3. Pete Sandgren Norwich, CT

    Nice article! Your intro makes it sound like porcelain preceded leather, but the time line puts the leather plates at 1901 and porcelain in Massachusetts in 1903. Maybe you can clarify this.

  4. Pete Sandgren Norwich, CT

    Nice article! Your intro makes it sound like porcelain preceded leather, but the time line puts the leather plates at 1901 and porcelain in Massachusetts in 1903. Maybe you can clarify this.

  5. Bob Wenten Oakland, CA

    My family had vanity plates in Connecticut by 1950. I still have the one that expired in 57, to be replaced by the required new, larger size.

  6. Allen Shaw Charlotte , NC

    Love the 60's Vintage Califorina plate in the article. My dad had two cars that used that plate till 1969. The Plate stayed in the bottom of a tool box from 1969 till 2009 when I found it. The Plate was peeling and rusted , but it sure did restore nice. I mounted it on the garage wall with it's dealership trim plate from Vel's Ford in Torrance Ca. ..both had to be re-done , but those were some good memories. Still seeking the right 65/66 Galaxie 500 Fastback to put that plate on some day....Just like Pop's car in the day.

  7. A. Conlee Riverside, CA.

    Ronald Reagan owned a Brat for years

  8. A. Conlee Riverside, CA.

    Ronald Reagan owned a Brat for years

  9. Raymond Michigan

    It's interesting that some states require front and back plates. In Michigan at one time the State required this, but for years now only a rear plate is required. My brother-in-law who lives in Colorado (which still requires a front/back plate) mentioned some years ago it was because of a front plate found at a hit and run accident that led to the apprehension of the driver. As a result, Colorado, among other states, still uses both plates. And Michigan now requires 'reflective' plates which can be visible with directed beams.

  10. Edward Francis Tucson,AZ

    I have a Chicago Copper over steel 1907 license plate that has been in the family since about 1910. I have a photo of me in Dad's 1911 model T taken in Chicago in 1945 with this plate on the front.

  11. Ned Flynn Lake View, NY

    The statement that Pennsylvania issued stamped metal plates in 1906 is incorrect. PA did not issue a stamped metal plate until 1916. From 1906 (Pennsylvania's "first issue" through 1915, PA plates were porcelain.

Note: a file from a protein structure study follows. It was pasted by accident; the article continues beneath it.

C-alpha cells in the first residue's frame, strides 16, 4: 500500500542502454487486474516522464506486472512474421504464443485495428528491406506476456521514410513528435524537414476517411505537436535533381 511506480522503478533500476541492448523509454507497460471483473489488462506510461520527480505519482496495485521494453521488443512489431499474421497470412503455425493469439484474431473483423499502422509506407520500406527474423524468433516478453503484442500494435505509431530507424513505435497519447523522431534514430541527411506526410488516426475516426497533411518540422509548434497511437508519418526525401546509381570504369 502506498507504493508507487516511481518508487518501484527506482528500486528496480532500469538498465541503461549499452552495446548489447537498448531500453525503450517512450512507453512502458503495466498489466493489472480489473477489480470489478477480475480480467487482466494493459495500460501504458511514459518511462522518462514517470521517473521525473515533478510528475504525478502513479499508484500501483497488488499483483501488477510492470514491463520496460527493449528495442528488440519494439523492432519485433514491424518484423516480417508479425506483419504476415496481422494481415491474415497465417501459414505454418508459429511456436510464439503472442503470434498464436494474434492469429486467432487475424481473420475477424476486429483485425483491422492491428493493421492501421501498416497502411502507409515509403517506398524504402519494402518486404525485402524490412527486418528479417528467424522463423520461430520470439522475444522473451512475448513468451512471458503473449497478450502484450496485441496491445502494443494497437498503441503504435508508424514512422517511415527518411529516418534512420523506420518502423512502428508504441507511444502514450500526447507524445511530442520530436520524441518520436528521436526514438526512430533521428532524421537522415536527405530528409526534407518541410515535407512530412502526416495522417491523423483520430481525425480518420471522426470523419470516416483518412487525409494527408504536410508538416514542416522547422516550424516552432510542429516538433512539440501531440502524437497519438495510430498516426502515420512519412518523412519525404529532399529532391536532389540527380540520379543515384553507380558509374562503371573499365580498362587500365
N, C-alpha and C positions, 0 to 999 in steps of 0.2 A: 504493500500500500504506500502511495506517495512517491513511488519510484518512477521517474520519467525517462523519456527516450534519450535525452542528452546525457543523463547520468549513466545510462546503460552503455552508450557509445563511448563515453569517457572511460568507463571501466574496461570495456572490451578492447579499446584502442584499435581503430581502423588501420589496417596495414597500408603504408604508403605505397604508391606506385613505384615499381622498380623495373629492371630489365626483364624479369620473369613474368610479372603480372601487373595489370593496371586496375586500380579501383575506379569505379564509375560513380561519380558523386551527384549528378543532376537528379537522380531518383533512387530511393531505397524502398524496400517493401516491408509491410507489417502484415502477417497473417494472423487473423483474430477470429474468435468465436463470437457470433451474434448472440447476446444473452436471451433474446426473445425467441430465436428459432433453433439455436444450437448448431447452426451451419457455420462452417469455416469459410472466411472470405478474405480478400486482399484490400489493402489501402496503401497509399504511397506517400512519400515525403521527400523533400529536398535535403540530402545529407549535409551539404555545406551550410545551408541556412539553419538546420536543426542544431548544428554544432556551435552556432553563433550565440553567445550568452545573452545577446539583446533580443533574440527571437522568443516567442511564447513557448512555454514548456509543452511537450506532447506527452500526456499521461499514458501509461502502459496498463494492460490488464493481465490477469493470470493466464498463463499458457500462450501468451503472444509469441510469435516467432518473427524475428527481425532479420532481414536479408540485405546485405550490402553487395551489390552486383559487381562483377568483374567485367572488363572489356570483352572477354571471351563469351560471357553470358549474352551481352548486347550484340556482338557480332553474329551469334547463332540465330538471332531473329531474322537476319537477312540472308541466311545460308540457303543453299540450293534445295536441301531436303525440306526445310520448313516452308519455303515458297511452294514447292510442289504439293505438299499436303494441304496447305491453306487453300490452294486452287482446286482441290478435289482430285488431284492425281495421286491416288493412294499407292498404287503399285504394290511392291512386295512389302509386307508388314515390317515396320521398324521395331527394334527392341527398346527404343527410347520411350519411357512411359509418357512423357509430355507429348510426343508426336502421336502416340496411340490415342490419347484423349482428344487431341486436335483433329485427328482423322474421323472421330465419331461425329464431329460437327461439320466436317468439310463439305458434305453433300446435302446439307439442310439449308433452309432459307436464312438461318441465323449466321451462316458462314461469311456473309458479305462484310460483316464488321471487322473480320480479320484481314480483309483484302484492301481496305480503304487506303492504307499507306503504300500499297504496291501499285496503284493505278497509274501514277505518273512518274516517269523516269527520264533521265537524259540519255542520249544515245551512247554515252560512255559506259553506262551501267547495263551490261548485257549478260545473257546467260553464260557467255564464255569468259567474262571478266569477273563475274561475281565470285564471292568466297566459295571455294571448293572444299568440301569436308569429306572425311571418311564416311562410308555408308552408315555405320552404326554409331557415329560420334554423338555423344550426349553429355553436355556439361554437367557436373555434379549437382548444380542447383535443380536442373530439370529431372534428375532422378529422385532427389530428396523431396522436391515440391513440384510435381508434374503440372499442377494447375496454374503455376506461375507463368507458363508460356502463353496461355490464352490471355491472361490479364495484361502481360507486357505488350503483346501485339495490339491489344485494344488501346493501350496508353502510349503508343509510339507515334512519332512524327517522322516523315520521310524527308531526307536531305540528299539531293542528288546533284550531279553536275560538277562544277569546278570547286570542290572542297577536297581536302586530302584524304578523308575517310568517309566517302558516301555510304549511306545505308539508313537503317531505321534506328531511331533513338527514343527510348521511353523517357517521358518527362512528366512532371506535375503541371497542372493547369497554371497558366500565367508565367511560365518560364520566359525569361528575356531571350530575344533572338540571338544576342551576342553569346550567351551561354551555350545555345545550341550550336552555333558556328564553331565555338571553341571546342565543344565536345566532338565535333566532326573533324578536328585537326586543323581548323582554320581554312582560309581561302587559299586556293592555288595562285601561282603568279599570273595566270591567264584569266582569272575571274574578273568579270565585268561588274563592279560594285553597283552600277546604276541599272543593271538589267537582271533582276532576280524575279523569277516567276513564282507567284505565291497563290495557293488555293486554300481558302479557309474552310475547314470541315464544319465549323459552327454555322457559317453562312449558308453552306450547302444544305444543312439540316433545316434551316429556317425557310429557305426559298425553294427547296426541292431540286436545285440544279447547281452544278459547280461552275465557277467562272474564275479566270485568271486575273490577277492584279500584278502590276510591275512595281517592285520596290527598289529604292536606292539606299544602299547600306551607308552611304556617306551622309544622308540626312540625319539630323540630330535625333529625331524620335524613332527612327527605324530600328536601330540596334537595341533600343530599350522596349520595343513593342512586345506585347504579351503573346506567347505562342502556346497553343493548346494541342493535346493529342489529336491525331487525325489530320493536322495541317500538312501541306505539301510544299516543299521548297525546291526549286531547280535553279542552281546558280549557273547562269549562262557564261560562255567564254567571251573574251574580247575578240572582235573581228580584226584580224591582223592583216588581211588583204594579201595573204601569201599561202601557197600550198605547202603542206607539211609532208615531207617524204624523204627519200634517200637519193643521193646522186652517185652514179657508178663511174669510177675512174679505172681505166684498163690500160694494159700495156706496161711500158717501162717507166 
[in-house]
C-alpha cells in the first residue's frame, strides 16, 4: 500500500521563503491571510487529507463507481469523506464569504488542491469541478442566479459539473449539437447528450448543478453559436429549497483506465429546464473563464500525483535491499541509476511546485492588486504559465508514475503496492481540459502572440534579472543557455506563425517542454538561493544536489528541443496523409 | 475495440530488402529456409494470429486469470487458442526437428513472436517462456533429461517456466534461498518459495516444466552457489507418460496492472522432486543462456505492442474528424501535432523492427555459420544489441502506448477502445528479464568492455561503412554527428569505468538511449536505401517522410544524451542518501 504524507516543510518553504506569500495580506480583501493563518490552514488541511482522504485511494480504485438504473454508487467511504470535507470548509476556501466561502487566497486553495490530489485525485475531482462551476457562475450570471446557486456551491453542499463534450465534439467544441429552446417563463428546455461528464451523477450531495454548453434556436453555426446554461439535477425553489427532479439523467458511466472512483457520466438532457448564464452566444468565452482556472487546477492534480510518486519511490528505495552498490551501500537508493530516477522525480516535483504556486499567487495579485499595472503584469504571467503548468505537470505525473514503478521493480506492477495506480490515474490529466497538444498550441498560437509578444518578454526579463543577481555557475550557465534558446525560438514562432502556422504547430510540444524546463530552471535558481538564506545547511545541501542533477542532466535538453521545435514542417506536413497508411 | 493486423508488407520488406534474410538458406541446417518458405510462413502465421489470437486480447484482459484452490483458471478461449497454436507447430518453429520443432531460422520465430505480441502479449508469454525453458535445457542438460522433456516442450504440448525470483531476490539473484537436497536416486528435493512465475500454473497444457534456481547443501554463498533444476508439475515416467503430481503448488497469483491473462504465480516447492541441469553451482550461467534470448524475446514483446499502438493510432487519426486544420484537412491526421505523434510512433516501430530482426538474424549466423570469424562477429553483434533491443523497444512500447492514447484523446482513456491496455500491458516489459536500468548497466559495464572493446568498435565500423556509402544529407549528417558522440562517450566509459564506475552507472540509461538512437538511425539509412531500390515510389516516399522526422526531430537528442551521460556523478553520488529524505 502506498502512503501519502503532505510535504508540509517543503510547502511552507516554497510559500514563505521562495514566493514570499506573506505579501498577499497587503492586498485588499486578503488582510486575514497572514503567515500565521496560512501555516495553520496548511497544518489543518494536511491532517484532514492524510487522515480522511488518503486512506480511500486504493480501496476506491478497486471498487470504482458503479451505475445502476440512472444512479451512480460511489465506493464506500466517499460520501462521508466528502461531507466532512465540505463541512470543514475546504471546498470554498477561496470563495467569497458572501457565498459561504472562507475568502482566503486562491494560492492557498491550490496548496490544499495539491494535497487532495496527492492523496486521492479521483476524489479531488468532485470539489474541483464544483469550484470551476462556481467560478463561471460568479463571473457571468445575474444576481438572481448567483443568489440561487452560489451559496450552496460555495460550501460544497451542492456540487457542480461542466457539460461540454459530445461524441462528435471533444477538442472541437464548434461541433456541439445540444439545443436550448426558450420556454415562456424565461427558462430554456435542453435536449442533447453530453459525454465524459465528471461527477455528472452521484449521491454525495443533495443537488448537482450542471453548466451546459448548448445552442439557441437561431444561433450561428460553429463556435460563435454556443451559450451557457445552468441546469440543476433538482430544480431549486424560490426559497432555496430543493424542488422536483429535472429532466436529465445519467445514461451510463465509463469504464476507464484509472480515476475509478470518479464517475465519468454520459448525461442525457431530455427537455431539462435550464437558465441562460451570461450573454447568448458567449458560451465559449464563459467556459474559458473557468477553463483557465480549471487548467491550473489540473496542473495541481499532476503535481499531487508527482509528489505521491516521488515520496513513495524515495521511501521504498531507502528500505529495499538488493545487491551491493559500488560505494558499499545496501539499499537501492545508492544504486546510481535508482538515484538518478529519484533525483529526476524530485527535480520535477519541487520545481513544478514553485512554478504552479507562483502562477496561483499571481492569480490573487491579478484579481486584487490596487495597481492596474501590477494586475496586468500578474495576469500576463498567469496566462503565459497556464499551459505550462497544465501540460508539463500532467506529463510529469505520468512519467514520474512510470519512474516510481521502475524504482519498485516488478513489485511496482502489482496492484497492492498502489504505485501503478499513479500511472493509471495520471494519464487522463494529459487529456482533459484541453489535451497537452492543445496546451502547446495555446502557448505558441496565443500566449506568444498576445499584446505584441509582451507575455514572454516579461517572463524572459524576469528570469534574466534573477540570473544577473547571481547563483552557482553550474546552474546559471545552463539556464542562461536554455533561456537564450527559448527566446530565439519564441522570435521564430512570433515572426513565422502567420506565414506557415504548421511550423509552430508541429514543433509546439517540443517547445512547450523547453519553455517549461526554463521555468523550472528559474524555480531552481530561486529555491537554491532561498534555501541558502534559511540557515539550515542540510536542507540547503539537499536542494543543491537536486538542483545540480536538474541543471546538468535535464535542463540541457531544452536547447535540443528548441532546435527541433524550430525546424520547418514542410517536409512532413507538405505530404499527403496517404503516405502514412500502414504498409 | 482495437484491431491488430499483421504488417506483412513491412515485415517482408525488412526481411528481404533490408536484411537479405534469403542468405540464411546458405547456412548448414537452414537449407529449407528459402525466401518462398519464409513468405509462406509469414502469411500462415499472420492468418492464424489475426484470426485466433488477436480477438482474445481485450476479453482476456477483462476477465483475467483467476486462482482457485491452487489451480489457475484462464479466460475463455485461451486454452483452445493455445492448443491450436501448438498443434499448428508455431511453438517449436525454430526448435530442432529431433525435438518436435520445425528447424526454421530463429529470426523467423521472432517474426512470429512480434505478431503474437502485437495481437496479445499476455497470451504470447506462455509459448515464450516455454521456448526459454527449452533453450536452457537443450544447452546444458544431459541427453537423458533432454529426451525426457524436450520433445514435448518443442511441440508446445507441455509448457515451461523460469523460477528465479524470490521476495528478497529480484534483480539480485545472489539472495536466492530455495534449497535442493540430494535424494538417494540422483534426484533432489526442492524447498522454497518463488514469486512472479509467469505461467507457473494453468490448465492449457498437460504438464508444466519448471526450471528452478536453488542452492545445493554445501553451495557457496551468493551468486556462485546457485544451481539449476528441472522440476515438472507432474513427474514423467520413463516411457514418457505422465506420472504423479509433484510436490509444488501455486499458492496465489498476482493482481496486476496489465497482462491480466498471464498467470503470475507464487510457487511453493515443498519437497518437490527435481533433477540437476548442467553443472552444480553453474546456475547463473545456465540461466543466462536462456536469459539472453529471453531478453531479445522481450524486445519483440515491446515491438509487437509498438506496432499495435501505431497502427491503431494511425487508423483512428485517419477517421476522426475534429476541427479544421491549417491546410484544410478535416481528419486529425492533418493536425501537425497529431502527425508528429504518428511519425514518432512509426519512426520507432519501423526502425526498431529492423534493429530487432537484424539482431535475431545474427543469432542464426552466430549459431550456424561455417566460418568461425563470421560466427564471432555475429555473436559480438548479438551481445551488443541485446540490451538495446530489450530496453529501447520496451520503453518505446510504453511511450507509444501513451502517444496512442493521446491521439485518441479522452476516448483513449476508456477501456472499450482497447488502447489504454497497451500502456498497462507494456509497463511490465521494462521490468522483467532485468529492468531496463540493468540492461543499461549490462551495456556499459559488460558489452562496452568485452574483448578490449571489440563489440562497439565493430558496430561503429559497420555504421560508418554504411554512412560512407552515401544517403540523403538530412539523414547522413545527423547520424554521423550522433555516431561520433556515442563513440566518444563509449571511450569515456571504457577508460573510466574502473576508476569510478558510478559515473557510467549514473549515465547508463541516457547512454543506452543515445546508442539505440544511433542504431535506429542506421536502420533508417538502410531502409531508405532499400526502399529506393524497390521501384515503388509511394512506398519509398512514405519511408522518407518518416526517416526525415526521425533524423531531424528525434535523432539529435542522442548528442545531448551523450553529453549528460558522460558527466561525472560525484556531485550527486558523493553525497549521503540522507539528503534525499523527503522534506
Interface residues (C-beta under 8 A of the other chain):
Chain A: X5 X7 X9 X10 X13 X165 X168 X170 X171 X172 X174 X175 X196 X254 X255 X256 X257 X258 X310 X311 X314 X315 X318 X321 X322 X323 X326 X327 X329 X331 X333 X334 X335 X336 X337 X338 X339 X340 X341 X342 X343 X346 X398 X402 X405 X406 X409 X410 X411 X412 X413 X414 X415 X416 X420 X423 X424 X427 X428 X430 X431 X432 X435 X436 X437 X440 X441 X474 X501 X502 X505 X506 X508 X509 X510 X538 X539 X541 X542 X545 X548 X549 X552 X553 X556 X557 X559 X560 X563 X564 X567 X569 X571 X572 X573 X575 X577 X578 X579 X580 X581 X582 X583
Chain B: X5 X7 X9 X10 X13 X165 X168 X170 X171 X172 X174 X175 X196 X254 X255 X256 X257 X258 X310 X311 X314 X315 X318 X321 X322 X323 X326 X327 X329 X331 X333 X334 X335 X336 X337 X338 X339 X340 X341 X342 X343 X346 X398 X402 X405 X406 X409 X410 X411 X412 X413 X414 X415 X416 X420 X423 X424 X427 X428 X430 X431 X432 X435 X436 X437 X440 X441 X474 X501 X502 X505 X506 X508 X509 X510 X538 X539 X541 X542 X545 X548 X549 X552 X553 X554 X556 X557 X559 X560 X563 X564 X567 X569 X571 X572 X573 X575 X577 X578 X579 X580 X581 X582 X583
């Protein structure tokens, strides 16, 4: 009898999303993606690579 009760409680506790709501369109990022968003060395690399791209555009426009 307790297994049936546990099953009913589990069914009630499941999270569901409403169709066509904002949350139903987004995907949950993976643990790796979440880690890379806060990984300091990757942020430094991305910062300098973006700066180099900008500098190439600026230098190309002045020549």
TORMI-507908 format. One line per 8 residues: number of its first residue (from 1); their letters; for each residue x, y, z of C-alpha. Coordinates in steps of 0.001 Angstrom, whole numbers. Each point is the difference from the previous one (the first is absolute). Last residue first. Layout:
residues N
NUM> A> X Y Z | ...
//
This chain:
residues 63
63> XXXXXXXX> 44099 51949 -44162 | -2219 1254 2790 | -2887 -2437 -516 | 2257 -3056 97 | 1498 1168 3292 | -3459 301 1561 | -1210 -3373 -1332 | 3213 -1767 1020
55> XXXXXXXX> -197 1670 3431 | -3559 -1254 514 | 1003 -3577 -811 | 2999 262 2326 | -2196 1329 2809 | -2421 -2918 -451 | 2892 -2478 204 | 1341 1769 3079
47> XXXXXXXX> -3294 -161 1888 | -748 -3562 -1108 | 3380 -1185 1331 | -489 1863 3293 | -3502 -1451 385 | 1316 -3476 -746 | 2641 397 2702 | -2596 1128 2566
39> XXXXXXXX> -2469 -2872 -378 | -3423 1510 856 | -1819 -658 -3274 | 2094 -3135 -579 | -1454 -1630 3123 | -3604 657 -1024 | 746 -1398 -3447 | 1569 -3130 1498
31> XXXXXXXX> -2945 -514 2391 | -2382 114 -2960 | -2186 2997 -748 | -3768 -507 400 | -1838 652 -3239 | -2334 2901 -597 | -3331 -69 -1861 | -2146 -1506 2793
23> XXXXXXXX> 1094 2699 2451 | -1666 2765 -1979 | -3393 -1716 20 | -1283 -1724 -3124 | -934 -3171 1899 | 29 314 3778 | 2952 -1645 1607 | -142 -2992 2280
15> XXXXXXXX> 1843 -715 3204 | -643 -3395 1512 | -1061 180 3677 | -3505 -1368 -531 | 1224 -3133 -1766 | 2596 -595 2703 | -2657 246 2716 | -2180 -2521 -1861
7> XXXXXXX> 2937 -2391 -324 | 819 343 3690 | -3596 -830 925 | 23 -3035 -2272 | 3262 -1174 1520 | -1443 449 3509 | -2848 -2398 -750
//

12. Richard Kaplan Alexandria, Virginia

    Now this is fun information to have. I am waiting for my vehicle to age a few more years so that I can apply for Virgina Historical Places. I like California's idea. I wish that Virgina would follow that example. Thanks for posting this. I truly enjoyed it.

  13. Douglas Klauck West Virginia

    "1957 —After meeting with world governments and international standards organizations, automobile manufacturers imposed uniform dimensions on license plates". It's interesting the WORLD Governments apparently did not agree on what the standard size should be. Also found the statement odd that in 1990 most states stopped displaying counties. Seems that today the states that did then still do. MS and TN come to mind.

  14. Greg Oliver Delaware

    Delaware first issued license plates in 1909, however the first porcelian tags were issued durning WWII and many original tags are still in use. Black background with white numbers were issured though 1946. In 1947 Delaware began issuing black stainless steel with untreated rivited numbers. I believe in 1953 the numbers began to be coated with a white reflector material made by 3M. Maybe the first reflector plates in the US. The black and whites began to be phased out in 1958, for the blue and deep yellow tags Delaware still issues today. New versions of the old porecelian and stainless steel tags can still be purchased from The Delaware Historic Plate Company. Also if interesting note, Delaware only controls tags number 1, 2, and 3. All others trade on the open market. Number 6 sold at auction a couple of years ago for a record $675,000.